Brass mesh bolus has been shown to be an acceptable substitute for tissue-equivalent bolus to increase superficial dose for chest wall tangent photon radiotherapy. This work investigated the increase in surface dose, the change in the dose at depth, and the safety implications of higher energy photon beams when using brass mesh bolus for postmastectomy chest wall radiotherapy. A photon tangent plan was delivered to a thorax phantom, and the superficial dose ranged from 40%-72% of prescription dose with no bolus. The surface dose increased to 75%-110% of prescription dose with brass mesh bolus and 85%-109% of prescription dose with tissue-equivalent bolus. It was also found that the dose at depth when using brass mesh bolus is comparable to that measured with no bolus for en face and oblique incidence. Monte Carlo calculations were used to assess the photoneutron production from brass mesh bolus used with 15 MV and 24 MV photon beams. The effective dose from photoneutrons was approximated and found to be relatively small, yet not negligible. Activation products generated by these photoneutrons, the surface dose rate due to the activation products, and the half-life of the activation products were also considered in this work. The authors conclude that brass mesh bolus is a reasonable alternative to tissue-equivalent bolus, and it may be used with high-energy beam; but one should be aware of the potential increased effective dose to staff and patients due to the activation products produced by photoneutrons.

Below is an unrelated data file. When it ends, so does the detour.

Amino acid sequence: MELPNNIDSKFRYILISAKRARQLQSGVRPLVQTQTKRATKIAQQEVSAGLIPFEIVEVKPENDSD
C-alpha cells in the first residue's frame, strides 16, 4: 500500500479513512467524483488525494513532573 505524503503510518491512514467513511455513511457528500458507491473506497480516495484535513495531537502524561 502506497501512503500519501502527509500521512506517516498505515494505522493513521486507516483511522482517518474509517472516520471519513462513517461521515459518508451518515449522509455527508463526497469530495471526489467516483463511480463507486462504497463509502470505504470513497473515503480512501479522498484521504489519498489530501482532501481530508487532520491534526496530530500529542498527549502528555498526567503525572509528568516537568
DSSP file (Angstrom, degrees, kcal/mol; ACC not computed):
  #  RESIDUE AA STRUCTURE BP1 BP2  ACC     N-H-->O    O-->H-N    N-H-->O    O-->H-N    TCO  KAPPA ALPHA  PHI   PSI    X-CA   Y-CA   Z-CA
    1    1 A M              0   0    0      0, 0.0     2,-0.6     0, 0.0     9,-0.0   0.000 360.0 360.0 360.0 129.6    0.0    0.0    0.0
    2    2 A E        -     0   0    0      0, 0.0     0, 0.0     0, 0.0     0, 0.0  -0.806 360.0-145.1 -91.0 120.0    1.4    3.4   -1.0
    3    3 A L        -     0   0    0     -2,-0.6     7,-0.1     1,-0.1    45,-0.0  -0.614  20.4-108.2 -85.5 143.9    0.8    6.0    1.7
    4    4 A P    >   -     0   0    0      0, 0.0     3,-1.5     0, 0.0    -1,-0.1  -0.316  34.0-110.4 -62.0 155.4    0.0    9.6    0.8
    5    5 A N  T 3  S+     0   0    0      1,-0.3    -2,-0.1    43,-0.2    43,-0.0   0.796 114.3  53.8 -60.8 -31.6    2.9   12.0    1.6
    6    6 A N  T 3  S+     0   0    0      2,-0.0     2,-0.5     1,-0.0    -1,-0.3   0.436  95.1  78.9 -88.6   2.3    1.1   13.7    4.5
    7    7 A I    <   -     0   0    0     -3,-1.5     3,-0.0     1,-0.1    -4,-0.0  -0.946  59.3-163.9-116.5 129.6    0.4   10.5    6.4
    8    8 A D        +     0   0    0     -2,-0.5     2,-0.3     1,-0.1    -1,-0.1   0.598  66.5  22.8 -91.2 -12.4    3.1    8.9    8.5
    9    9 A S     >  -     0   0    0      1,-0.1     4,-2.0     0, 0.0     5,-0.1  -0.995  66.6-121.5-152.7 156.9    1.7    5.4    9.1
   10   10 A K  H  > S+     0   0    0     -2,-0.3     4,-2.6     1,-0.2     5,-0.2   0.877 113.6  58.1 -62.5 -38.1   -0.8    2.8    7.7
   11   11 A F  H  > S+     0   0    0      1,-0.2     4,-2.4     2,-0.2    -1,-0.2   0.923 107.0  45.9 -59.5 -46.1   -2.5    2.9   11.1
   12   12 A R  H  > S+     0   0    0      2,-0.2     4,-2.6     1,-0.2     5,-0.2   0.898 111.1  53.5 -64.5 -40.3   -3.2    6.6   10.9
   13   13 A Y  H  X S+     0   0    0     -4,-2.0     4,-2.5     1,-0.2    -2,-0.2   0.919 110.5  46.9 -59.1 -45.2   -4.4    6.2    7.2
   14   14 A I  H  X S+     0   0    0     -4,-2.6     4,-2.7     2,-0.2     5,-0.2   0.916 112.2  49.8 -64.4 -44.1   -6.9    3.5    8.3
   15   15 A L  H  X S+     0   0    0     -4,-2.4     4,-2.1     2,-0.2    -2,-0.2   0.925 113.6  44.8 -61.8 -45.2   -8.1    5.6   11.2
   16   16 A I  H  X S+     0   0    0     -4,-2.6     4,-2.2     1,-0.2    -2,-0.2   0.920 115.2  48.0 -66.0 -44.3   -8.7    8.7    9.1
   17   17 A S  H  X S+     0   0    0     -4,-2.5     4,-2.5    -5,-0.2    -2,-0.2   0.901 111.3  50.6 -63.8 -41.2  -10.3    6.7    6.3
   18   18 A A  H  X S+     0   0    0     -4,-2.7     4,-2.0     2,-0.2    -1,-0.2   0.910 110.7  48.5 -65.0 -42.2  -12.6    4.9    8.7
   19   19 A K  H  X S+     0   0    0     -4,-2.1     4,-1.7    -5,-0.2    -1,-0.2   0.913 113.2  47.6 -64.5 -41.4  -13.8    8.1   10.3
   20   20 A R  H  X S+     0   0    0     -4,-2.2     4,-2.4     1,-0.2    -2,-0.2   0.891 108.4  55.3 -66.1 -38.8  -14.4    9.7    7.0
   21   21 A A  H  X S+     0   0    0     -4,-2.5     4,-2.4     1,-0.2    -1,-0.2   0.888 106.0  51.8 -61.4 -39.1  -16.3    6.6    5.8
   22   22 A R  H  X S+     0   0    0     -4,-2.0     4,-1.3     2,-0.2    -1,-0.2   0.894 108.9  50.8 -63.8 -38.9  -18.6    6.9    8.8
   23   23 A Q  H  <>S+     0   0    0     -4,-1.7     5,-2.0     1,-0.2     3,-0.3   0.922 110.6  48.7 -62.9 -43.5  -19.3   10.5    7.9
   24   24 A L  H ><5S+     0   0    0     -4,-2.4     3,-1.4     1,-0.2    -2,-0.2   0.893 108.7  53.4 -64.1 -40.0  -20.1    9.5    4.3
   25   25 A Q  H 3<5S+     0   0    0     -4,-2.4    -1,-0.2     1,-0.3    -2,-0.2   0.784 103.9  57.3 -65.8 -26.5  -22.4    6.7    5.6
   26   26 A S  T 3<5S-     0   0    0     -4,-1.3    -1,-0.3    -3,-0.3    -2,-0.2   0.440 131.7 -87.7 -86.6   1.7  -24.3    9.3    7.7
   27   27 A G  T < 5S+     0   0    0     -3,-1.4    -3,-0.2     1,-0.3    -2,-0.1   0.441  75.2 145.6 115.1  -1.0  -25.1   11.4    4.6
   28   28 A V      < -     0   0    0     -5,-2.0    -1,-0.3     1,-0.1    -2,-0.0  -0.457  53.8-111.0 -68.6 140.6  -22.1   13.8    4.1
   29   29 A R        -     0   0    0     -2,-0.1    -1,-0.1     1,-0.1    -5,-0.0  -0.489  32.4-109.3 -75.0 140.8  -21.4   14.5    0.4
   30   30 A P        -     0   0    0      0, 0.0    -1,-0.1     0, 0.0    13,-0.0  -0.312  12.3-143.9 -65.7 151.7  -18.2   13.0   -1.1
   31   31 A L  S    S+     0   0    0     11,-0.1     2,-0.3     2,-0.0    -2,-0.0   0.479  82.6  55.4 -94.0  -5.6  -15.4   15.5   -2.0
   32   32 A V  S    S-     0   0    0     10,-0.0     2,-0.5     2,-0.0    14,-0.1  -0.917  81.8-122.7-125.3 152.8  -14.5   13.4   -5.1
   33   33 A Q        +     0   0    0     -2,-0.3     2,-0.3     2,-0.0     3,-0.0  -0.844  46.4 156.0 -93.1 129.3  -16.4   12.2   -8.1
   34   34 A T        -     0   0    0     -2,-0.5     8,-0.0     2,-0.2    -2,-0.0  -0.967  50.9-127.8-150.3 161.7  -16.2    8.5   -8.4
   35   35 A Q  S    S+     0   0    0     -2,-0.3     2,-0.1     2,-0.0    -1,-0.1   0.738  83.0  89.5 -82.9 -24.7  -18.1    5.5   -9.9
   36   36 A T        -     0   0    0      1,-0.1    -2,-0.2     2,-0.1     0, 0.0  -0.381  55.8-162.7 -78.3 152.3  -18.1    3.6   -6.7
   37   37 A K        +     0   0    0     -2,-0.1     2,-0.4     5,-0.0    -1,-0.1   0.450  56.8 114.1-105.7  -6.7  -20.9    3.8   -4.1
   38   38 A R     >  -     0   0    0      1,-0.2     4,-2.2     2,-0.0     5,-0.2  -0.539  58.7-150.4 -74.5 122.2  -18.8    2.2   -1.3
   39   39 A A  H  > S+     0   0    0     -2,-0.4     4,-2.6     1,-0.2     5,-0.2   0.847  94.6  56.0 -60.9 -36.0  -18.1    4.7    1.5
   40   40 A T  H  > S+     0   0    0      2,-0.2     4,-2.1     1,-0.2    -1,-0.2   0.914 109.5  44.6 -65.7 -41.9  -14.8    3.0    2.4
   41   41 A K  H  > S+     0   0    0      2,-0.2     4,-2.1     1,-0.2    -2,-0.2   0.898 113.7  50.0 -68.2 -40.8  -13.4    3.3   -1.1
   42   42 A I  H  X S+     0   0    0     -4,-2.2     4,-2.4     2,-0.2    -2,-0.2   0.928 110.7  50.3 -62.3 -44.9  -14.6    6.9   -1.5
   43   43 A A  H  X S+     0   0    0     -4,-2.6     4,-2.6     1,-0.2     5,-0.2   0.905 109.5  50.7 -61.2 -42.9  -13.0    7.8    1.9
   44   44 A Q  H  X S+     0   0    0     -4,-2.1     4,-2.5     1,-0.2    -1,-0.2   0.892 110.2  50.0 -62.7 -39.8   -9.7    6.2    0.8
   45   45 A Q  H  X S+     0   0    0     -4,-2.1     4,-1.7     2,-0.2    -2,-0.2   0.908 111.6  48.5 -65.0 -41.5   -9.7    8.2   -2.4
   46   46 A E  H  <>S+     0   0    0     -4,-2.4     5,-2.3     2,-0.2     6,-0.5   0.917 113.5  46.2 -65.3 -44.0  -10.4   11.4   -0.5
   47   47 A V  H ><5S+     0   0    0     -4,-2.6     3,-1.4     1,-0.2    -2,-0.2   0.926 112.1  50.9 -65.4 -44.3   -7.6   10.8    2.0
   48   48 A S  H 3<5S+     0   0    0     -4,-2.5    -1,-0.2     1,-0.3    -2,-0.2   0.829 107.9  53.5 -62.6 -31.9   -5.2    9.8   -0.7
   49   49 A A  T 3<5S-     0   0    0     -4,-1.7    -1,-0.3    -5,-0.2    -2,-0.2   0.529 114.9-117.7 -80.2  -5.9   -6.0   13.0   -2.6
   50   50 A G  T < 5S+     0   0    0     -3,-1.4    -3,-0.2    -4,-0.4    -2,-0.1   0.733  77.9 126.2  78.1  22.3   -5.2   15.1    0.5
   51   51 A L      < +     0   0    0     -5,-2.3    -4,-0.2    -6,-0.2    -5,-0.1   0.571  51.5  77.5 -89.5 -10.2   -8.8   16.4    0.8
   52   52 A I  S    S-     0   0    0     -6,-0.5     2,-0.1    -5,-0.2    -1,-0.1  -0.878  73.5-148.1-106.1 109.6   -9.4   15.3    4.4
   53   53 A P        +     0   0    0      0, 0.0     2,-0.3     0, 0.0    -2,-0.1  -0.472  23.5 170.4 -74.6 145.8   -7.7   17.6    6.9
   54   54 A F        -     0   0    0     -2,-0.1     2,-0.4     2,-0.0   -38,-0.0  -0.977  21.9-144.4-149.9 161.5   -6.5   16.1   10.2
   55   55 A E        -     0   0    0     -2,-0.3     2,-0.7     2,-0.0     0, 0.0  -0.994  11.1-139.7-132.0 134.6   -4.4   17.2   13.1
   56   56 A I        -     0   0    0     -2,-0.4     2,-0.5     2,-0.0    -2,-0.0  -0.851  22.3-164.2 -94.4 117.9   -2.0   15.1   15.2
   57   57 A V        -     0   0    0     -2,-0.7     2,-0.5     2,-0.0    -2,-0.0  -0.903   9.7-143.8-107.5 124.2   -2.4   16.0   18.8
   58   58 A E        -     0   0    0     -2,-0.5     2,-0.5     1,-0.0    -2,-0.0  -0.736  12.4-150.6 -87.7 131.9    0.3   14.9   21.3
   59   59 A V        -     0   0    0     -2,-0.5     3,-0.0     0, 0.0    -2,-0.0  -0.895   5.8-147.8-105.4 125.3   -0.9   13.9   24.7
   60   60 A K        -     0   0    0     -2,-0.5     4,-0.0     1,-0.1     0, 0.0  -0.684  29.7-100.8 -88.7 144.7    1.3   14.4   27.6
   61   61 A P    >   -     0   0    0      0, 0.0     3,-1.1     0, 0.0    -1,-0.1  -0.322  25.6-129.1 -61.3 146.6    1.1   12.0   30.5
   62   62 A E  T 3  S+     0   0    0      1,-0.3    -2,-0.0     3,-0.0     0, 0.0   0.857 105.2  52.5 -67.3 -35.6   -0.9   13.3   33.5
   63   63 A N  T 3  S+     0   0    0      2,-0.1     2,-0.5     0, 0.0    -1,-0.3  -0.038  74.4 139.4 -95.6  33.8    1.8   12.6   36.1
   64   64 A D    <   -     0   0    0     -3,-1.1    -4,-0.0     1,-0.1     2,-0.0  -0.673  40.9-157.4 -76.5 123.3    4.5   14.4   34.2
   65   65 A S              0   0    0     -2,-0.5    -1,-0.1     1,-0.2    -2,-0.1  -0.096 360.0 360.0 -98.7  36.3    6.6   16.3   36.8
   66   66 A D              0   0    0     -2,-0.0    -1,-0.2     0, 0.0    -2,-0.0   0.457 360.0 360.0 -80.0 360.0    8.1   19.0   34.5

PACS number(s): 87.53.Kn, 87.55.K